'But Mom, everyone has a cellphone'
ST. PAUL, Minn. (AP) — A year ago, the locks on Darlene Haecker's door froze and her fifth-grader couldn't get into the house after school.
A neighbor happened to see the girl in tears and called Haecker at work. When she got home, the St. Paul mom headed straight to the mall to buy her two children cellphones.
"I told them we would never be in that situation again," Haecker said.
A year later, she uses the phones daily to text her kids and track their whereabouts. "Honestly, I don't know how we'd survive without them, now."
In the past several years, mobile phone use has grown quickly among elementary- and middle-school-age children as parents buy phones for safety and to arrange their busy lives. "Thirteen" is now the answer most parents give when asked the appropriate age to buy children a phone, according to the research firm Yankee Group. And many are buying phones for kids even younger.
Nearly one in five children ages 6 to 10 have a phone, according to the research company YouthBeat. By the time kids are 12, well more than half have their own phone, a number that has doubled in the past five years.
Parents are buying phones for kids who come home alone on the bus, for tween girls starting to baby-sit at houses without landlines and for arranging rides when children start extracurricular activities.
"The major reason we see is for after-school activities, like sports or band," said Justin Priest, AT&T's director of sales for the Upper Midwest. "It's really to arrange transportation. The child can call and say, 'We're done early,' or 'We're going to be done late. We need to be picked up at such and such a time.' "
Children's use of cellphones also has become more common as carrier plans make it relatively inexpensive, often $10 a month for a second line.
"This is not just a societal trend. This is the mobile carriers marketing to parents," says Carl Howe, a mobile-industry analyst and research director for Yankee Group. "Carriers are saying, 'Your child needs a phone,' and they're making it economically viable."
And, like most parenting decisions, deciding whether and when to buy a phone has no one right approach.
Alexis Lomen of St. Paul bought an extra cellphone when she dropped her landline and wanted her then-4-year-old to have a phone available when she left him with a baby sitter. When her son was in first grade, she caught him sneaking the phone to school to show off, but she let him carry it around because it gave her peace of mind.
Now age 9, Lomen's son rode his bicycle by himself last summer to swimming lessons at an athletic club a few blocks from home.
"It was helpful that when he got there, he could call me to let me know he was there," said his 35-year-old mom. "He was really needing that independence from me."
As a divorced parent, Lomen also uses the phone to keep in touch with her son while he is at his father's house. When he's with her, he'll email dad photos of math worksheets to get help on homework.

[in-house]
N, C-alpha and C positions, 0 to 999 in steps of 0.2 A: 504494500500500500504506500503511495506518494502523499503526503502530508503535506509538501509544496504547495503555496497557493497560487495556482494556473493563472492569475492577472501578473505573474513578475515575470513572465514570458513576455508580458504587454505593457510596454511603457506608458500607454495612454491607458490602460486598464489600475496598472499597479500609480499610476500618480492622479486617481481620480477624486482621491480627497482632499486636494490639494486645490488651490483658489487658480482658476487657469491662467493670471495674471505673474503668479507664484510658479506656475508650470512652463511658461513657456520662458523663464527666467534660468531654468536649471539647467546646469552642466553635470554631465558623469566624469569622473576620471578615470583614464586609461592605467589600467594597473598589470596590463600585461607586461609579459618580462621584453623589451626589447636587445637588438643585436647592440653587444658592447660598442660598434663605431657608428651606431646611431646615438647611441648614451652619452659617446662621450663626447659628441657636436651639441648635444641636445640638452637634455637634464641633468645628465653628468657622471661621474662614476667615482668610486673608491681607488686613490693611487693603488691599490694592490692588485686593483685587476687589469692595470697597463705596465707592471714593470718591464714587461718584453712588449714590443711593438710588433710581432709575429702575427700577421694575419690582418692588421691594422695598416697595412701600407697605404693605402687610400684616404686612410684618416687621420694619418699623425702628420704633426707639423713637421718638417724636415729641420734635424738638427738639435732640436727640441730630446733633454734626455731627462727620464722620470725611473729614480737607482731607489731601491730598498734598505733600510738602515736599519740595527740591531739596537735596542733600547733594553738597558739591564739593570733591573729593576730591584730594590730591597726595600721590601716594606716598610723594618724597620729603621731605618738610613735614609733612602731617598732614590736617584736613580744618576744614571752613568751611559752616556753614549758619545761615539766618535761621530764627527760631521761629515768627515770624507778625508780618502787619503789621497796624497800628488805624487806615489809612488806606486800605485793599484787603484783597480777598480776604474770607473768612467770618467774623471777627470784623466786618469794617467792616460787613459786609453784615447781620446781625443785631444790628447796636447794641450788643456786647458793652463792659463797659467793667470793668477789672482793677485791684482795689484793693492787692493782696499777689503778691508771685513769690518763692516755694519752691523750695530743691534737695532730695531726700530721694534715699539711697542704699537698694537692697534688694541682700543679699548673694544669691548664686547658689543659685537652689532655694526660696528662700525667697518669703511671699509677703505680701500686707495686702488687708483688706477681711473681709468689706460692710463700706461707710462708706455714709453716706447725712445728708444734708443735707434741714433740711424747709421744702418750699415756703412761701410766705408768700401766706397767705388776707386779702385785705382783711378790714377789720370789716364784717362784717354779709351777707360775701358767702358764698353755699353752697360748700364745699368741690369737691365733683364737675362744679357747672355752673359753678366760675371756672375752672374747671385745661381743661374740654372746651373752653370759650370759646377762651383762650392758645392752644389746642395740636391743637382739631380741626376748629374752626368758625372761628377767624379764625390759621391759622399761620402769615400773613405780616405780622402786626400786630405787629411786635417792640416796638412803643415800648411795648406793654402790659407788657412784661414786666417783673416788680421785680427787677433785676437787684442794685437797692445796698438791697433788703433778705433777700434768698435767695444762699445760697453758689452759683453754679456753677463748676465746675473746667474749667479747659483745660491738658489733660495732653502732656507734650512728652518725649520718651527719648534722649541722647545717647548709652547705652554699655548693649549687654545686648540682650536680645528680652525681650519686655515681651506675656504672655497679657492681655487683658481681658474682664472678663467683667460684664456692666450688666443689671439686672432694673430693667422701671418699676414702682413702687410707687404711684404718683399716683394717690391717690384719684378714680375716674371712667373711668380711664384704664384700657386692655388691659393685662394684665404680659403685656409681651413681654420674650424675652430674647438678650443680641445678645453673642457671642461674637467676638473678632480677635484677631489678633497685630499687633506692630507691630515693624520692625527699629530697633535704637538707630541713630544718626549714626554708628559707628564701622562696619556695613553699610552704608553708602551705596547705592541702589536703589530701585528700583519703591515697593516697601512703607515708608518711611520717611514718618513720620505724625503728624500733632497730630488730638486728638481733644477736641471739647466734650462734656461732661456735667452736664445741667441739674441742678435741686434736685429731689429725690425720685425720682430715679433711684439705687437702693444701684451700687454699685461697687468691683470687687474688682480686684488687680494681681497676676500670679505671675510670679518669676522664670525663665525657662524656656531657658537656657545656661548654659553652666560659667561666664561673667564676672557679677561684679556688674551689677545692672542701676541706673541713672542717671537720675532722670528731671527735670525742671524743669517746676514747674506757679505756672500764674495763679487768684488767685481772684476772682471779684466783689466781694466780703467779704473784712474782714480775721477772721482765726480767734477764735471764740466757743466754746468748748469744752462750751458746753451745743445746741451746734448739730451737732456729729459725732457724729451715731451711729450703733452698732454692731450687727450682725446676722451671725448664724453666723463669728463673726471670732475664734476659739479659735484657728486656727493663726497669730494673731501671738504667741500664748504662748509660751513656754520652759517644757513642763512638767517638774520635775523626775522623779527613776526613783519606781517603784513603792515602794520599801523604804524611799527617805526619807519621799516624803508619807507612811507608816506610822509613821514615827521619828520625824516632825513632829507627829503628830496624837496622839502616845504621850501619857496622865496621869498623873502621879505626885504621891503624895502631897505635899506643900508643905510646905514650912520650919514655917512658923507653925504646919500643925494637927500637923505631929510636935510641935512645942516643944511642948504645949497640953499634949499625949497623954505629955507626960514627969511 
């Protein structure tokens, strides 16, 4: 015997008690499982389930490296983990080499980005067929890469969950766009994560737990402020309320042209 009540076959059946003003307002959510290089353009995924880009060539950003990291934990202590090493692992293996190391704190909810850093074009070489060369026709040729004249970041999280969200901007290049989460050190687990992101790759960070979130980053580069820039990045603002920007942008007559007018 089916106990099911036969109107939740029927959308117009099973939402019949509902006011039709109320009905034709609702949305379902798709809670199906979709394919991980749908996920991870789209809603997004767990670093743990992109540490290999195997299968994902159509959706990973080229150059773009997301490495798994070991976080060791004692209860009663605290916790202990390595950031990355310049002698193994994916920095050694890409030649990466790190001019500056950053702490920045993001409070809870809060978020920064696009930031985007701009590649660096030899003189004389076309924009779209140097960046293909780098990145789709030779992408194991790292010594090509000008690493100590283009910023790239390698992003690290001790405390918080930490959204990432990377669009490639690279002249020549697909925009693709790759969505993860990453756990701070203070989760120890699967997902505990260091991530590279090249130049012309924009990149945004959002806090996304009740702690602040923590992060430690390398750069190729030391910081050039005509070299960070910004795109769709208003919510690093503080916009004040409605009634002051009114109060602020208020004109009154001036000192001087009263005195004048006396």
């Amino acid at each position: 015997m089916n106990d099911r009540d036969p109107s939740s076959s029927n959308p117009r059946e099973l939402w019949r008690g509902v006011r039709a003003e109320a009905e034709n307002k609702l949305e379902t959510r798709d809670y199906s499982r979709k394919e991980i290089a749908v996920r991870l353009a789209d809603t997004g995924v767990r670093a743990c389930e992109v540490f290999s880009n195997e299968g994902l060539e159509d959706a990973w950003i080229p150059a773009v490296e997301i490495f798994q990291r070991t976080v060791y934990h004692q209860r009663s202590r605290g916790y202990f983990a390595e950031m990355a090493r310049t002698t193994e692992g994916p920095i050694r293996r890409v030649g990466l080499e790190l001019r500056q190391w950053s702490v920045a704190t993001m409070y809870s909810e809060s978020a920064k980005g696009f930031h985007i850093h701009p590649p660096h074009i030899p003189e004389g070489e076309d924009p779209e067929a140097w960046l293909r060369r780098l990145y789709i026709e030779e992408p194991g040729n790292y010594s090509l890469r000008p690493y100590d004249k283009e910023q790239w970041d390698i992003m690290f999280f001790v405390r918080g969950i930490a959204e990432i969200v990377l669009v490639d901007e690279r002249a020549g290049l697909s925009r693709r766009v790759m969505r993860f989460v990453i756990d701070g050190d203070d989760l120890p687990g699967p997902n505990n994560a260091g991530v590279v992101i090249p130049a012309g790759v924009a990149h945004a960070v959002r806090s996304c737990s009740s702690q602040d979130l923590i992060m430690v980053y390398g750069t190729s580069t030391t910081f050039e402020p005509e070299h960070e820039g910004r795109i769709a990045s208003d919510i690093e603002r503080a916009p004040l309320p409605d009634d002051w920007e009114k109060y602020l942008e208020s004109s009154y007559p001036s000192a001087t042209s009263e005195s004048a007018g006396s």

The downsides to giving a child phone that early?
"Young kids, they don't know how to take care of stuff," Lomen said. Her son sometimes forgets to charge the phone, has dropped phones, lost phones and once left a phone in the rain. He incurred $50 in charges when he didn't realize the text messages he received offering ringtones were not offering them free.
And, on occasion, he sends impulsive texts, pitting mom against dad.
"I'll ask him to clean his room. He'll refuse and text-message his dad and say I'm being horrible," Lomen said. "And then his dad calls me and asks what's going on. I'm like 'How did you even know this?' He'll say, 'He texted me.' "
Some families see the phone almost exclusively as an emergency tool.
Autumn Amadou-Blegen bought her daughter a phone last year, when she was in fourth grade, in case of a mix-up about who was supposed to pick her up at the bus stop.
"When I was a child, I had several neighbors who were home during the day, and I knew I could always go to the house next door or across the street," Amadou-Blegen said. "But those days are gone, and in the wintertime, I didn't want them wondering what they needed to do if they got off the bus and nobody was there."
Researcher Howe believes an even more pervasive and widespread concern about child safety is driving cellphone purchases.
"Parents worry about how safe their children are at school," Howe said. "We just had Virginia Tech blow up again. There may not be more actual danger, but there are more perceived dangers. And parents see a technical solution to the problem - staying in touch."
Ironically, even as the cellphone alleviates some concerns, it raises others, ranging from "sexting" to mobile bullying.
"Parents want the security of the cellphone, but they're leery of the trappings of a cellphone," said Verizon store manager Mark Koopman, who has taught several of the wireless carrier's "Smart Phone Parenting" workshops at the Mall of America. "The overall concern is how their child is going to use it. Are they responsible enough to have texting and photo capability?"
Amadou-Blegen addressed her worries by writing a contract for her 10-year-old daughter, who shares the phone with an 8-year-old sister. The contract includes basic safety rules - don't give your phone number to anyone. She requires the girls to get permission before calling friends and sending photos. And they may answer incoming texts and calls only from friends and family members whose numbers are loaded in the phone.
"Usually, it goes unused," said Amadou-Blegen, who tracks her daughter's minutes. But the phone came in handy recently when school let out early and her girls walked from their bus stop to the rec-center program they were supposed to attend, only to find the building closed.
"That was a perfect example of when it was helpful to have the phone," Amadou-Blegen said. "They walked back to the house and called me, and I came straight home."
It turns out the rec center was actually open, but the phone served its purpose.